Cronos Group CEO Mike Gorenstein says company remains agile despite challenges posed by COVID-19

It was a mixed week for investors in Canadian cannabis companies

The Cronos Group's Peace Naturals brand launched a new line of vaporizers in March. Photo by Peace Naturals

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A Toronto-based weed company that’s banking on the growing use of CBD didn’t quite deliver the numbers that investment-house analysts were anticipating on Friday (May 8).

As a result, the share price of Cronos Group fell by 3.04 percent, closing the day at US$5.42 on NASDAQ.

Cronos Group reported first-quarter revenues of US$8.4 million and an adjusted operating loss of US$40.7 million. A group of analysts polled by Bloomberg was forecasting US$8.75 million in revenue.

CEO Mike Gorenstein pointed out in the quarterly report that the company is moving closer to entering the Israeli medical cannabis market with its Peace Naturals dried flower products.

“Despite the challenges and uncertainty posed by the COVID-19 pandemic, we remain agile and focused as a business,” Gorenstein said. “Our brand portfolio continues to launch innovative products to consumers as we adapt to an online-first distribution model in both the U.S. and Canada. We continue to reach our stakeholders and consumers through creative digital marketing.”

In 2018, Cronos Group became the first Canadian cannabis company to be traded on NASDAQ. Its portfolio includes the following brands: Peace Naturals, Lord Jones, Spinach, Cove, and Peace+.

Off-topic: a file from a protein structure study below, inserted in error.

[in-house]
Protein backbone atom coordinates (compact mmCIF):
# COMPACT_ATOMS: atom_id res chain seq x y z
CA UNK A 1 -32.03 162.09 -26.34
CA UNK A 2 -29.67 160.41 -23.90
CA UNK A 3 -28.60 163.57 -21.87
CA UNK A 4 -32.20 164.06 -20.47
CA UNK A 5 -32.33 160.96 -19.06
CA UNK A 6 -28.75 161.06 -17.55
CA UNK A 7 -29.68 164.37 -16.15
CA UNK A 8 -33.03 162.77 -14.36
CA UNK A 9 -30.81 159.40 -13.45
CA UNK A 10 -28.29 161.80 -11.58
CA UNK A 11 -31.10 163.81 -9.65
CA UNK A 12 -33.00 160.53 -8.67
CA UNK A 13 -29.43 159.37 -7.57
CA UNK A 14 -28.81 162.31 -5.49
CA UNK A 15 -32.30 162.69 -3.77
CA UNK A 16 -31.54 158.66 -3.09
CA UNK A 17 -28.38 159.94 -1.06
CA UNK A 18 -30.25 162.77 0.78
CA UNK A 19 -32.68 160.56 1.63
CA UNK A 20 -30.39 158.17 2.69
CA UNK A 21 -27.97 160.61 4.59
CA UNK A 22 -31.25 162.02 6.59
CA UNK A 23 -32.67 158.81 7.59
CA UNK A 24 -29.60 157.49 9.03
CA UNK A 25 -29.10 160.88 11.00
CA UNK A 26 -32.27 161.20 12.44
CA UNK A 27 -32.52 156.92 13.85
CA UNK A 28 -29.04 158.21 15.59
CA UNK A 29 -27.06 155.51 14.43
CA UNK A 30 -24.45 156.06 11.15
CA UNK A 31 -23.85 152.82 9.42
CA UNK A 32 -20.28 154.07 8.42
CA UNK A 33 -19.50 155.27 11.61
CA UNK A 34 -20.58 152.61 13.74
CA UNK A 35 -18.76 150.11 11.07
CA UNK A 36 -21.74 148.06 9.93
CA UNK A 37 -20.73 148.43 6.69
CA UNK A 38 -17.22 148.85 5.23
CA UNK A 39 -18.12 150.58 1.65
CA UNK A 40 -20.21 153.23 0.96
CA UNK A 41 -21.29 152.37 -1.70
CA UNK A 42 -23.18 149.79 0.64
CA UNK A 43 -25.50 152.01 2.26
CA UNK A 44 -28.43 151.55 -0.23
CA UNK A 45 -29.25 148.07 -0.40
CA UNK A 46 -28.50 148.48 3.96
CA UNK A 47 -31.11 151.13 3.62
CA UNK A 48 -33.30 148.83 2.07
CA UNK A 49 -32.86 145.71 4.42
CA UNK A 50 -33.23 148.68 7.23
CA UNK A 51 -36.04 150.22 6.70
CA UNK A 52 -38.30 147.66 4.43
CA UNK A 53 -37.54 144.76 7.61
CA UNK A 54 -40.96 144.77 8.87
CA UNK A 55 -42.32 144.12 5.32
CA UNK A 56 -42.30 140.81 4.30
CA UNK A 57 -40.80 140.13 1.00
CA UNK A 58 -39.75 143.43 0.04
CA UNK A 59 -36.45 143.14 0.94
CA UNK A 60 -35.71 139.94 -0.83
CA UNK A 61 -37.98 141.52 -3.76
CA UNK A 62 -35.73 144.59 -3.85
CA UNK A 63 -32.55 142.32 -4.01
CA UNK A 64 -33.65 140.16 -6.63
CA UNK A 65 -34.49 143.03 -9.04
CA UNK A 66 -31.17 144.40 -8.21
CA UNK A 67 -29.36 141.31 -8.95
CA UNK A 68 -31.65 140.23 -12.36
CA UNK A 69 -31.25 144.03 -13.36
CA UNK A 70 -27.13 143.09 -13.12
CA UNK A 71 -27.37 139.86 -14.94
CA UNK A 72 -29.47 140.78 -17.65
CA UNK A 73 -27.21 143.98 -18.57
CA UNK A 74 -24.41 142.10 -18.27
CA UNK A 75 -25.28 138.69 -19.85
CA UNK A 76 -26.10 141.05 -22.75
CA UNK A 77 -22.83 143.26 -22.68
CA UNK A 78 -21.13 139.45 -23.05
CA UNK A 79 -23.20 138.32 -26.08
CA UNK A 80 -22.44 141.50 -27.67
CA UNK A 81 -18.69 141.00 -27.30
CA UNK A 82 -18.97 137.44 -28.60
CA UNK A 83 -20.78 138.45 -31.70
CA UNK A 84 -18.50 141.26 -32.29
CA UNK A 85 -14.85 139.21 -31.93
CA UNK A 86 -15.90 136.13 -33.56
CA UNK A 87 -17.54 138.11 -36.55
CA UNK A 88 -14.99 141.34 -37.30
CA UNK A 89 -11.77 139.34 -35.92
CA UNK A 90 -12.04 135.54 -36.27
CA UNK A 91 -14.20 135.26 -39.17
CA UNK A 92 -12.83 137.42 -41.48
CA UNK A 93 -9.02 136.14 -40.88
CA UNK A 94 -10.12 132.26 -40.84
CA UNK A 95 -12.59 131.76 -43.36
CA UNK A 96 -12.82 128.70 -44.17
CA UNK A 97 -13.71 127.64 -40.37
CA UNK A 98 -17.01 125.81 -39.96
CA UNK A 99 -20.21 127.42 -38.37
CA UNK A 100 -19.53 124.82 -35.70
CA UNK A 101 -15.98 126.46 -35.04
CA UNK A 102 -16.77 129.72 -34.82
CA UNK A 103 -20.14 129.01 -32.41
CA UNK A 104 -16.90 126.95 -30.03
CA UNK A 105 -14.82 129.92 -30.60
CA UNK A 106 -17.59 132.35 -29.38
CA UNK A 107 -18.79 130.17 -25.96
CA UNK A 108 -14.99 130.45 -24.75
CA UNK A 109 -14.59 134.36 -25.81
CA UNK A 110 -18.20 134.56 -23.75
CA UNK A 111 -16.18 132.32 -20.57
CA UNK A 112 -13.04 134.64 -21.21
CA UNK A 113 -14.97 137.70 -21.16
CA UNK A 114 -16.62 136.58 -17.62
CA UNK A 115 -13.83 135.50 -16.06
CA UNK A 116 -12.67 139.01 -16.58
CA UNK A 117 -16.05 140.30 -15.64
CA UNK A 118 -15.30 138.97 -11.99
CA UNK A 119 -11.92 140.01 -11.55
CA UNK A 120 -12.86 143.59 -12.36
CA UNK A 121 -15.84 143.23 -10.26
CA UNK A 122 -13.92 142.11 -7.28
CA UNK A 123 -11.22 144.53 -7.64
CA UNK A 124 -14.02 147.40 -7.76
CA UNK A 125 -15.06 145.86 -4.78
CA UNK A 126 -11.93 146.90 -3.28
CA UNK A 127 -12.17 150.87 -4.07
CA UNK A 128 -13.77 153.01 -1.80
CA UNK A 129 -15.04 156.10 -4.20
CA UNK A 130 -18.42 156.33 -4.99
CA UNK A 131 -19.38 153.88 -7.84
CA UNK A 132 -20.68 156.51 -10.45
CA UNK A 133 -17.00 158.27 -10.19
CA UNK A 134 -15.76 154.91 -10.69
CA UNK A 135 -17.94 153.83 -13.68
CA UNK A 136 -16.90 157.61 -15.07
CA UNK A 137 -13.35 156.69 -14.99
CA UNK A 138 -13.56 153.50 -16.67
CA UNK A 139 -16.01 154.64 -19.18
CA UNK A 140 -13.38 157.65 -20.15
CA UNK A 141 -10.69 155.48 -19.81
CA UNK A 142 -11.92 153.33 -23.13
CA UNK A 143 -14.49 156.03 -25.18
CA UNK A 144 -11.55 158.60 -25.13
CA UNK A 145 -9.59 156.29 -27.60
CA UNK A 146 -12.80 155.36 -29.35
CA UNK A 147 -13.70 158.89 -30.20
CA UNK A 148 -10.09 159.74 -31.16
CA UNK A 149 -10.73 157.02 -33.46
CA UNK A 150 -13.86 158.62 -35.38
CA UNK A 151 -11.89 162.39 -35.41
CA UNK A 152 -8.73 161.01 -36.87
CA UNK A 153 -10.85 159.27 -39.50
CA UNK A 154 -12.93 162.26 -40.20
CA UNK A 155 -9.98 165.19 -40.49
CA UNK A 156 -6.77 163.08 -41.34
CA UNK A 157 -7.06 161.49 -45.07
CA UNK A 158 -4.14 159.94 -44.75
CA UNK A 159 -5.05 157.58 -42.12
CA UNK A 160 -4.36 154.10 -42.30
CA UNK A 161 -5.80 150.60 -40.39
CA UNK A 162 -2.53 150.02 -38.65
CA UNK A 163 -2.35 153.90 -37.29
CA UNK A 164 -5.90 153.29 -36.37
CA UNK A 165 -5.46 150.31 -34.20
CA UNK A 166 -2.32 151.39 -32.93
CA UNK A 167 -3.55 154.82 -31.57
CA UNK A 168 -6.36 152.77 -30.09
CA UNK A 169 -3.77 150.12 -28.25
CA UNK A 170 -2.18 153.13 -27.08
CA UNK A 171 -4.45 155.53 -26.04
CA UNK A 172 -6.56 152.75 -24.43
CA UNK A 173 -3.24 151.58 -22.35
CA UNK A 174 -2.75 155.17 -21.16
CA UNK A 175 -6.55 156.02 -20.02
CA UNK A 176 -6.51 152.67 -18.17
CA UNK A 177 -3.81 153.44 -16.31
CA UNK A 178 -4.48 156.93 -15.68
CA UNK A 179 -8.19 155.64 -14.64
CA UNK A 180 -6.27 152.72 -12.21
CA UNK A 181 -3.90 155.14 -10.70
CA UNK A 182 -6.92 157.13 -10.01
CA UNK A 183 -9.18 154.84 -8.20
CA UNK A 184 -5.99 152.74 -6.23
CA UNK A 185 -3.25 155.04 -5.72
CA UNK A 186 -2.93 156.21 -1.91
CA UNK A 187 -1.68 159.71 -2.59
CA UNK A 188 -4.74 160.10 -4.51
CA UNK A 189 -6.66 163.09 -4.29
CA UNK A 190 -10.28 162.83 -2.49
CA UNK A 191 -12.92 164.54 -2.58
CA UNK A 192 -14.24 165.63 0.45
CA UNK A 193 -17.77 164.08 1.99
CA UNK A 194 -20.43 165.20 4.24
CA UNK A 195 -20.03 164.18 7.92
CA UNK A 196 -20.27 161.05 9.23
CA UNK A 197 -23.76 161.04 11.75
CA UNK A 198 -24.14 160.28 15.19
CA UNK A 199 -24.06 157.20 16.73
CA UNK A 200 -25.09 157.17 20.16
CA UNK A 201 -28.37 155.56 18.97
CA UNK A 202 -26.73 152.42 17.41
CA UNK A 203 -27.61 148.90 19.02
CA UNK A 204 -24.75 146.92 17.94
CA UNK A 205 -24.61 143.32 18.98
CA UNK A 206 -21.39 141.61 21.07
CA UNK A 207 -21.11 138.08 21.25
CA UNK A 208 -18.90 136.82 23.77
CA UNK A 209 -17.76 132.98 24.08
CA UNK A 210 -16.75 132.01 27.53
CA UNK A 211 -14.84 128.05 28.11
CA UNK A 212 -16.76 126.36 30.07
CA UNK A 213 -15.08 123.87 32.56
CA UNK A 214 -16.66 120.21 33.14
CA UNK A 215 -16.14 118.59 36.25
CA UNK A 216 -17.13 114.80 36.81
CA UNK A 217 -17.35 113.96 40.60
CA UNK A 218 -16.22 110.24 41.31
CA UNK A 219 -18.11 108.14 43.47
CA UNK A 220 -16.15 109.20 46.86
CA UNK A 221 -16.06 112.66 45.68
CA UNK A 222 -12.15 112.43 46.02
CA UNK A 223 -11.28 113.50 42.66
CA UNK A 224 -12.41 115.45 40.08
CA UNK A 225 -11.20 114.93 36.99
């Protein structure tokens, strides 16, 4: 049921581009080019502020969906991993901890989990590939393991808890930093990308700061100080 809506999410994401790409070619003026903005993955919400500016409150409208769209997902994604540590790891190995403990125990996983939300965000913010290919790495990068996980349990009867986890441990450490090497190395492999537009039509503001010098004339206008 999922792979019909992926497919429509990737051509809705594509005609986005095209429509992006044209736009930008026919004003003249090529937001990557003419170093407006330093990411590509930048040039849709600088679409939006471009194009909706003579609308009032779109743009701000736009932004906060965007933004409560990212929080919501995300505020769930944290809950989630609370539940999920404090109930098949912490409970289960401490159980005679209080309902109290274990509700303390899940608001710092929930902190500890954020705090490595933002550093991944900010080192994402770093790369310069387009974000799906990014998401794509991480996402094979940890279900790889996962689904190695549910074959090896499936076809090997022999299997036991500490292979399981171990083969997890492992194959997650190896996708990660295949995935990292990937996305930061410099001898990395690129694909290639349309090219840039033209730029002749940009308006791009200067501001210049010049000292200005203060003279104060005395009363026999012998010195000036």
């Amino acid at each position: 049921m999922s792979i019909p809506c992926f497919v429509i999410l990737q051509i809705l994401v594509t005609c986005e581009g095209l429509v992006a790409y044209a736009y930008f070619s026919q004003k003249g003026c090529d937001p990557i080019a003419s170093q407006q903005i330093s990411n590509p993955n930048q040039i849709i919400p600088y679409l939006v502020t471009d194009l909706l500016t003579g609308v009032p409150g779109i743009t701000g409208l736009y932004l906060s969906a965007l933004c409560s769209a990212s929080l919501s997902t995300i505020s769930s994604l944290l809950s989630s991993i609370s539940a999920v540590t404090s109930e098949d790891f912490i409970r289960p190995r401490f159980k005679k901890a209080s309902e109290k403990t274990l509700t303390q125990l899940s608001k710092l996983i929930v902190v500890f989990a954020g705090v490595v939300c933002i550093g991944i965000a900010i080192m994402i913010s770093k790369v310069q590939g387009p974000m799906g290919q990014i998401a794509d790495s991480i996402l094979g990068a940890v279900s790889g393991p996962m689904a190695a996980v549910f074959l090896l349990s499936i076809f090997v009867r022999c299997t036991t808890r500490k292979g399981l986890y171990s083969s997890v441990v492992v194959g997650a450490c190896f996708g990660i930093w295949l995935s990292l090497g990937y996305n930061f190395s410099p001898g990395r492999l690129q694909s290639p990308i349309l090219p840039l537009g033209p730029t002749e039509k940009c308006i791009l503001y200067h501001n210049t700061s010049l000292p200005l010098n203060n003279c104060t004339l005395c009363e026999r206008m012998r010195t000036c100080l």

Cronos Group is well capitalized, with US$1.34 billion in cash, cash equivalents, and short-term investments.

It stated that its “decrease year-over-year was primarily driven by an inventory write-down of $8 million on dried cannabis and cannabis extracts, as well as an increase in the marginal production cost on dried cannabis and cannabis extracts”.

In March, it launched the Peace Naturals–branded cannabis vaporizers.

Also in the first quarter, Lord Jones launched the Acid Mantle Repair CBD Moisturizer skincare product, which is being sold through Sephora, Beautylist, C.O. Bigelow, and online through the Lord Jones website.

Cronos Group shares lost US$0.18 over the past week, which also saw some other high-profile Canadian cannabis producers experience declines.

Shares in Canopy Growth Corp., which is based in Smith Falls, Ontario, lost $1.56 on the week on the Toronto Stock Exchange, closing on Friday at $21.34. That was a 7.3 percent decline over five days.

Edmonton-based Aurora Cannabis Inc. fell nine percent to close the week at 91 cents in Toronto. Ottawa-based Hexo Group shares fell two cents to close at 68 cents.

Leamington, Ontario–based Aphria Inc., on the other hand, held its value, closing the week at $4.78, the same as its opening price on Monday (May 4).

One of the better performers was Nanaimo-based Tilray, which rose 6.5 percent on the week to close at US$7.78 on NASDAQ. It will be reporting its first-quarter results on Monday (May 11).

Another winner on the week was Concord, Ontario–based Aleafia Health Inc., which shot up 41 percent to close at 76 cents in Toronto.

For those more interested in companies with larger market capitalizations, one of the stars this week was Scotts Miracle-Gro. Its Hawthorne line offers gardening products that enhance cannabis production.

Due to the growing interest in home cultivation during the pandemic, Scotts Miracle-Gro jumped 11.8 percent on the New York Stock Exchange over the past week to close on Friday at US$139.82.

Charlie Smith

I'm the editor of the Georgia Straight newspaper in Vancouver, as well as a CannCentral contributor.

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